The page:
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What Do You Do With an Old Supercomputer? Crush It Like a Rusty Car!

Some of the most sophisticated machines ever built end their life as scrap

2 min read
What Do You Do With an Old Supercomputer? Crush It Like a Rusty Car!
Photo: Randi Klett

Several new supercomputers are slated to go online within the next two years, including the highly anticipated 2017 Summit system, which will be located at Oak Ridge National Laboratory in Tennessee. But when Summit fires up, Titan, the number two ranked U.S. supercomputer, which currently resides at Oak Ridge, will be pushed out—and then crushed, like a rusty jalopy.   

That’s what happens to these massive, multimillion dollar U.S. national laboratory machines when they reach the ends of their lives. 

Douglas Doerfler, a former computer architect at Sandia National Laboratories in Albuquerque, New Mexico, witnessed the demise of one of the top supercomputers of its time, Red Storm. Red Storm “literally got crushed, like you would an old car,” Doerfler recalls.

Most of the computer can’t be reused. Chips that ran classified operations, such as national security problems, must be completely wiped and then physically demolished. 

Doerfler is now working on Lawrence Berkeley National Laboratory’s next supercomputer, a Cray XC40 called Cori. Even though Cori won’t be completed until mid-2016, a termination date has already been put in place, Doefler says. Engineers must know the retirement plan so they can prepare for the transition between machines.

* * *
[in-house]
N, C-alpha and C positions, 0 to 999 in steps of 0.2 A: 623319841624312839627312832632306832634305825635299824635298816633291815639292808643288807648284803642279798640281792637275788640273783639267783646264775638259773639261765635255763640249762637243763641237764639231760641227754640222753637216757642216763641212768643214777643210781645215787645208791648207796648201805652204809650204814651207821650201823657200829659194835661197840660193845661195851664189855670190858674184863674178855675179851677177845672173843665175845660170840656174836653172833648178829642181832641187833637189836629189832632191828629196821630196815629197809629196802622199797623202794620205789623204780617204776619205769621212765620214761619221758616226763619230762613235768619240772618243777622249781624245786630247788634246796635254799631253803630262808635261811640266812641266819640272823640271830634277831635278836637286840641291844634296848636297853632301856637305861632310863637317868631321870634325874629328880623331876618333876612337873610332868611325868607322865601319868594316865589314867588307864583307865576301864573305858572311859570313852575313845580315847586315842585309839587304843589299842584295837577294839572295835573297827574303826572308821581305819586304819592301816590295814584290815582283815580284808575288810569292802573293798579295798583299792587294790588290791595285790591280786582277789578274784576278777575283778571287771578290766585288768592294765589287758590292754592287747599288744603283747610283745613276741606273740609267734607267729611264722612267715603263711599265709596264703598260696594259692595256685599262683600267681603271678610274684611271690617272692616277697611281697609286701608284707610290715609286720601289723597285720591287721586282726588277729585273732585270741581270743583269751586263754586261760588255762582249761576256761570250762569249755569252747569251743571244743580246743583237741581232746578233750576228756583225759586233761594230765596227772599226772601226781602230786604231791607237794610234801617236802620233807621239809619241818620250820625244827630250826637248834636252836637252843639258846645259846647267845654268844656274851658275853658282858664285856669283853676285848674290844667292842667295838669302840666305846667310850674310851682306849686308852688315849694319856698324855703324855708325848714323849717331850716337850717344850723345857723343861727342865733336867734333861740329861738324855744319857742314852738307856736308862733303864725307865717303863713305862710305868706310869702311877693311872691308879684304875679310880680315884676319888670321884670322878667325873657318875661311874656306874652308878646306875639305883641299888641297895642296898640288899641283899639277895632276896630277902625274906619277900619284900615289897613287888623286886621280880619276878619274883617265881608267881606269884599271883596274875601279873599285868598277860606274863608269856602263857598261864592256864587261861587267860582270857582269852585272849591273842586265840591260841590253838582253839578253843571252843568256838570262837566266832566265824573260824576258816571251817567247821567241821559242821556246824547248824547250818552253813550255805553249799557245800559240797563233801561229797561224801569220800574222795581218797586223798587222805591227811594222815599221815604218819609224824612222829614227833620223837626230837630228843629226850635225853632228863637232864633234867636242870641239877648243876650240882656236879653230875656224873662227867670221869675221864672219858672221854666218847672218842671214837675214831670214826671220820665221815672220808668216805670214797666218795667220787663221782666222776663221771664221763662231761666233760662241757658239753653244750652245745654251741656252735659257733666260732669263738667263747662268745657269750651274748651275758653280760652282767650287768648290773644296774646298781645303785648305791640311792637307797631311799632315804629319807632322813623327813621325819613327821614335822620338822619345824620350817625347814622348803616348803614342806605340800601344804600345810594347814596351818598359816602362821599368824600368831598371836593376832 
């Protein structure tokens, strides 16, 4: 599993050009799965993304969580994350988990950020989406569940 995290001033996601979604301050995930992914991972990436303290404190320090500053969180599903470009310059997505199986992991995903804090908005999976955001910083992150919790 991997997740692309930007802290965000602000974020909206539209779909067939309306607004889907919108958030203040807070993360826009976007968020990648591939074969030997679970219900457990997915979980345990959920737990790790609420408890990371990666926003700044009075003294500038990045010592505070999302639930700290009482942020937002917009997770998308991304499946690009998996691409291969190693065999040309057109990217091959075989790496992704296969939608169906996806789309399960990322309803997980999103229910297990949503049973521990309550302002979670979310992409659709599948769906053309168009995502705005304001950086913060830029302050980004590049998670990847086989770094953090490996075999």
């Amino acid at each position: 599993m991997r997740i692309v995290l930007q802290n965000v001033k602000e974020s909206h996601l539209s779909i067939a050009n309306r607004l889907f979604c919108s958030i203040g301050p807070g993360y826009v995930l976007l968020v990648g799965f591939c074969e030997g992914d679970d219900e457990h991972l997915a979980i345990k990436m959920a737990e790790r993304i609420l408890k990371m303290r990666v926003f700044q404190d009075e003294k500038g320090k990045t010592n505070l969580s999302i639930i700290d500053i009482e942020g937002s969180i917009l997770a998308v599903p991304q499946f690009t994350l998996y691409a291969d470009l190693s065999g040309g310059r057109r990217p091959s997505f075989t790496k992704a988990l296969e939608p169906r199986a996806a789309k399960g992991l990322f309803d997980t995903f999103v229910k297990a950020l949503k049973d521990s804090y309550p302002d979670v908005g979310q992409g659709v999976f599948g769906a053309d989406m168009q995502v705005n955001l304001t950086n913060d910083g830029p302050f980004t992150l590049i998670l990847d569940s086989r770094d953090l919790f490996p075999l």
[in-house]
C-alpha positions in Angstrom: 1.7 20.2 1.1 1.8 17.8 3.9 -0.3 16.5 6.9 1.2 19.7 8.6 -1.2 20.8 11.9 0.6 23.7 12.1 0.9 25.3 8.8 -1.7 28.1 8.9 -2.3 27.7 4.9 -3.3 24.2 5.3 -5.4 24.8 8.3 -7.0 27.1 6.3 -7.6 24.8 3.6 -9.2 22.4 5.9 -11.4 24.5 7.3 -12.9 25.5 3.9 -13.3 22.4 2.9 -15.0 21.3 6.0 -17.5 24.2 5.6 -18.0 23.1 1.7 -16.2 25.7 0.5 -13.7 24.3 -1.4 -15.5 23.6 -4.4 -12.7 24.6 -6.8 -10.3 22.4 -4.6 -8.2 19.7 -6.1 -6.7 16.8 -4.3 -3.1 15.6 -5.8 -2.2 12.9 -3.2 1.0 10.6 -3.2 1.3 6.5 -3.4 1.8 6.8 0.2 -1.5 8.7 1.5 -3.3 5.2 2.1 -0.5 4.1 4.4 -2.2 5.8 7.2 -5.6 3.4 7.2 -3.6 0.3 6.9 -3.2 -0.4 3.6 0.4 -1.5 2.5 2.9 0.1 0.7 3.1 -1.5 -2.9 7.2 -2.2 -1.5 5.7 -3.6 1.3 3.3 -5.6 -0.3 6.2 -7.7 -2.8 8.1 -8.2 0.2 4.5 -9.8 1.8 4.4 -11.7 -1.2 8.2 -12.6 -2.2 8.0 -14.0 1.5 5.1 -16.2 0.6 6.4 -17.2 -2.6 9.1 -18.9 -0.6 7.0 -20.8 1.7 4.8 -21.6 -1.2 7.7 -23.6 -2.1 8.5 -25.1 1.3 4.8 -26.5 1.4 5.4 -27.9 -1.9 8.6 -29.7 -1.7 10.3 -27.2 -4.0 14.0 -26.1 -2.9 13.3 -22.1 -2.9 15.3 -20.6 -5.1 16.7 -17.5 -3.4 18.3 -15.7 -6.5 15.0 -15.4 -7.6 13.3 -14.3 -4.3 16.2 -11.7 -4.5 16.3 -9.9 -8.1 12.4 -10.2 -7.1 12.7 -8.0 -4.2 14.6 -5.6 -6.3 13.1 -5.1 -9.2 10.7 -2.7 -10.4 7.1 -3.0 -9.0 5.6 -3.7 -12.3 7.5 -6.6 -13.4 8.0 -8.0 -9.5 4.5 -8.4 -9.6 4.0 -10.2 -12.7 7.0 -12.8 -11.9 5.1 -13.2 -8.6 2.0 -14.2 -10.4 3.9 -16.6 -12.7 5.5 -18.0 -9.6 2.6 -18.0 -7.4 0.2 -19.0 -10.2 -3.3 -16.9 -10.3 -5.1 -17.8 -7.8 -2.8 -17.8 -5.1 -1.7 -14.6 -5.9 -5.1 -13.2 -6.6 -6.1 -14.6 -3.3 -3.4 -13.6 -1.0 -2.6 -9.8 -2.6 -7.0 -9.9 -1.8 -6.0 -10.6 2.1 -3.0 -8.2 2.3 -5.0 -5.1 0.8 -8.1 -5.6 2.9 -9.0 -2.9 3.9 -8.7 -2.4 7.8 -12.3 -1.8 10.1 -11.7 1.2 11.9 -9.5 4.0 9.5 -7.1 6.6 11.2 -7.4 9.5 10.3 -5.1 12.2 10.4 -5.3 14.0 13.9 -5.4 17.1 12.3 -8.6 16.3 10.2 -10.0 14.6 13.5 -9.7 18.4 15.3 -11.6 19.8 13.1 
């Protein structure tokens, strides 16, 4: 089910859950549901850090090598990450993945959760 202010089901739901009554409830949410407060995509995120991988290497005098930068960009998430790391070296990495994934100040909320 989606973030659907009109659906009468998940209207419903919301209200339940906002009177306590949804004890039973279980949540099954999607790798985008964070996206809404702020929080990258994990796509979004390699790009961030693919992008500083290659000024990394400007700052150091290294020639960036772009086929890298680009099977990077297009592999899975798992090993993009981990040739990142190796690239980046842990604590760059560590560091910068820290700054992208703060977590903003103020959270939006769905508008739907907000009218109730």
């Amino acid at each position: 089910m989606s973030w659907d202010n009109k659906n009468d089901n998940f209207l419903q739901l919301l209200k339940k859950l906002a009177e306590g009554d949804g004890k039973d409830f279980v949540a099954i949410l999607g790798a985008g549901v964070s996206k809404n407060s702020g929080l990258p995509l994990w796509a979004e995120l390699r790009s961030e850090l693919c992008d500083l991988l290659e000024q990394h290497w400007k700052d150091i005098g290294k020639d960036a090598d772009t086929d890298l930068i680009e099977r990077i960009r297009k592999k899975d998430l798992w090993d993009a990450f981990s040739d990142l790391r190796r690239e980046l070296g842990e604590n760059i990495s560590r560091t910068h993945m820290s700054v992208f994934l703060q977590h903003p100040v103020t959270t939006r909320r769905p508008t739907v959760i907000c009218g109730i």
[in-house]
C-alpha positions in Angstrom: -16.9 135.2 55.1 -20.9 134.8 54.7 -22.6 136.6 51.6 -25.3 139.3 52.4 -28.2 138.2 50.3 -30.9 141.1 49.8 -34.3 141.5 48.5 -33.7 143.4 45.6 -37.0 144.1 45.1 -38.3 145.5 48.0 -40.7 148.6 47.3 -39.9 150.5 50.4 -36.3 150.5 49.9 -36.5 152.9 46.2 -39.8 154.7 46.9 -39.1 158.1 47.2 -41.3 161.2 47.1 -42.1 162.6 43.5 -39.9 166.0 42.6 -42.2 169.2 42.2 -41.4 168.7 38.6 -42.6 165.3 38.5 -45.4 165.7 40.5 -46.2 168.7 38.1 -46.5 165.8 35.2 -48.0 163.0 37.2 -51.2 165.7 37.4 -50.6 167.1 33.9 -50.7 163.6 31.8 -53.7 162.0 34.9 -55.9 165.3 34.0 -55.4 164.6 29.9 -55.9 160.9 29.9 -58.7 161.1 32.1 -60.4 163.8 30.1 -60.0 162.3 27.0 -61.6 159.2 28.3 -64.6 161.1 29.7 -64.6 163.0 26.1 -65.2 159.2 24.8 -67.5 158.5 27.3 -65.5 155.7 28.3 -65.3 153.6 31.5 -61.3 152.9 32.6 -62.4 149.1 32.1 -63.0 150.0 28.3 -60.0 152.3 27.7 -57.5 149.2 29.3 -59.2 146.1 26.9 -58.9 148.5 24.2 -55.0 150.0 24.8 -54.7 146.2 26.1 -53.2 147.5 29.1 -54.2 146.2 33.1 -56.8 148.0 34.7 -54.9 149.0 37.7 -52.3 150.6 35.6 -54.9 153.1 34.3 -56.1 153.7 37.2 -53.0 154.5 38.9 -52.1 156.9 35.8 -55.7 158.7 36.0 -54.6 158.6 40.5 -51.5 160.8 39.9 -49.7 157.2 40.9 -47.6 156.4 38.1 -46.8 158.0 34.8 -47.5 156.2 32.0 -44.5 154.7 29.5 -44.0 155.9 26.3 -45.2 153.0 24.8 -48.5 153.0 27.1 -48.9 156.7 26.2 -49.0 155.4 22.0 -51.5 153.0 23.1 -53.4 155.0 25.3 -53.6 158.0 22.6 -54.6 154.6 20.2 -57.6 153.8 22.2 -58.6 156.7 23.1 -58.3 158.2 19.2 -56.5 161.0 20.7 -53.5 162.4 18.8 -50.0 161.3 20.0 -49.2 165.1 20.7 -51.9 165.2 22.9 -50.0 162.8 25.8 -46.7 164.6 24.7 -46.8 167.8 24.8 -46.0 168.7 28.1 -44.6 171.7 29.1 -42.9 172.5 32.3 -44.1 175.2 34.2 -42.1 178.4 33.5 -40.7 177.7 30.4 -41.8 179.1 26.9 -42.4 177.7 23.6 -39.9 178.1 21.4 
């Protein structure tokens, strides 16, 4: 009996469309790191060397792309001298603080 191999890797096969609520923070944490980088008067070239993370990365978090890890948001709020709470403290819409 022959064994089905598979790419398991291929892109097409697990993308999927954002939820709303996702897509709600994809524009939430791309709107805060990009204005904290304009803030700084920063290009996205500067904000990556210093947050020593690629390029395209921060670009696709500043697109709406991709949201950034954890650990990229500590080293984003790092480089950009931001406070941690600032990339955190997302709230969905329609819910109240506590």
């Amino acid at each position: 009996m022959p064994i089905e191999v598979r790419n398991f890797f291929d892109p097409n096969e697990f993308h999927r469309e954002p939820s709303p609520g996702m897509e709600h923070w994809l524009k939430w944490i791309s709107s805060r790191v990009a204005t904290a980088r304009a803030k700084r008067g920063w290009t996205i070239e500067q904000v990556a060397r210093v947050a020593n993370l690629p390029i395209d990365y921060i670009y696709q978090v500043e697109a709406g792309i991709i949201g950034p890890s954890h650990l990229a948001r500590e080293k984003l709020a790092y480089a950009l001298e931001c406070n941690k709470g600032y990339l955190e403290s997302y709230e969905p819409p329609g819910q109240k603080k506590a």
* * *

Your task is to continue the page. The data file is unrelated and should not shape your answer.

Such a transition is happening to Los Alamos National Laboratory’s Cielo, which is being phased out to make way for the new Trinity system this summer, says Jim Lujan, the New Mexico lab’s high performance computing program manager.

The life of supercomputers is surprisingly short. They last about three to five years—about how long you might keep your laptop. This is due to the high turnover rate in new processor technology, the pursuit for exascale computing speeds (over a billion billion calculations per second), and the taxing demands of more complicated calculations and algorithms. What’s more, the older the machine gets, the harder it is to find replacements for failed components.

“As reliability gets worse, the amount of repairs and the cost of ownership increases,” says Lujan. It makes more economic sense to buy a new machine and recycle as much of the old supercomputer as possible.

When Cielo’s time comes, all of its memory will be erased and a certified Department of Energy recycler will securely destroy all of the equipment. It recovers the majority of the metals—gold, copper, aluminum—and gives the lab the money from the recyclables. The lab will also try to find a new home for the components of the machine that did not handle classified information, such as the power and cooling infrastructures and portions of the computer that ran only unclassified operations.

For example, parts of Cielo’s predecessor, Roadrunner, are now used at Carnegie Mellon University in Pittsburgh and at the New Mexico Consortium research center. Depending on the architecture, about 10 percent of a supercomputer can be reissued. For Cielo, a few of the 90 cabinets can be used in other parts of the Los Alamos National Lab or at different institutions, says Lujan. The rest will end up as scrap.

According to Lujan, while the life of a supercomputer is short, the current retirement process is cost-effective. 

“You have to put a price tag on science,” says Cori’s designer, Doerfler. “The machine needs to evolve in order to keep up with these calculations… they all eventually become obsolete.”

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A plate of spaghetti made from code
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You’d expectthe longest and most costly phase in the lifecycle of a software product to be the initial development of the system, when all those great features are first imagined and then created. In fact, the hardest part comes later, during the maintenance phase. That’s when programmers pay the price for the shortcuts they took during development.

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